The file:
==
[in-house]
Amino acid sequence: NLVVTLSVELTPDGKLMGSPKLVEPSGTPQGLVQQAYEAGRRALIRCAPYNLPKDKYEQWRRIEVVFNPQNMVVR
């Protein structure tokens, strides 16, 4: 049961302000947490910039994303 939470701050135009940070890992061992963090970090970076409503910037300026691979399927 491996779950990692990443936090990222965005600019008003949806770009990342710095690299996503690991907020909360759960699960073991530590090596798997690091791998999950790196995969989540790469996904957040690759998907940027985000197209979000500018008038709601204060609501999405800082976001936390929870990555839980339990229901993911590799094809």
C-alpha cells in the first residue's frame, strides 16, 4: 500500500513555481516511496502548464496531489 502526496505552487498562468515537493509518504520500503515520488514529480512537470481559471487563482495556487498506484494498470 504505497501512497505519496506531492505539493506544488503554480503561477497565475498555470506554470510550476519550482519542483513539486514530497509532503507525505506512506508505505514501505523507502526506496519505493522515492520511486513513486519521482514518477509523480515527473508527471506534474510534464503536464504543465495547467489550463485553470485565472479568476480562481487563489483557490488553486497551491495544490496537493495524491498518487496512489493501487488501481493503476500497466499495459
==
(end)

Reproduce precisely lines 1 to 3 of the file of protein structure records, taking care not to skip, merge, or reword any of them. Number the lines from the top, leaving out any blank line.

[in-house]
Amino acid sequence: NLVVTLSVELTPDGKLMGSPKLVEPSGTPQGLVQQAYEAGRRALIRCAPYNLPKDKYEQWRRIEVVFNPQNMVVR
């Protein structure tokens, strides 16, 4: 049961302000947490910039994303 939470701050135009940070890992061992963090970090970076409503910037300026691979399927 491996779950990692990443936090990222965005600019008003949806770009990342710095690299996503690991907020909360759960699960073991530590090596798997690091791998999950790196995969989540790469996904957040690759998907940027985000197209979000500018008038709601204060609501999405800082976001936390929870990555839980339990229901993911590799094809």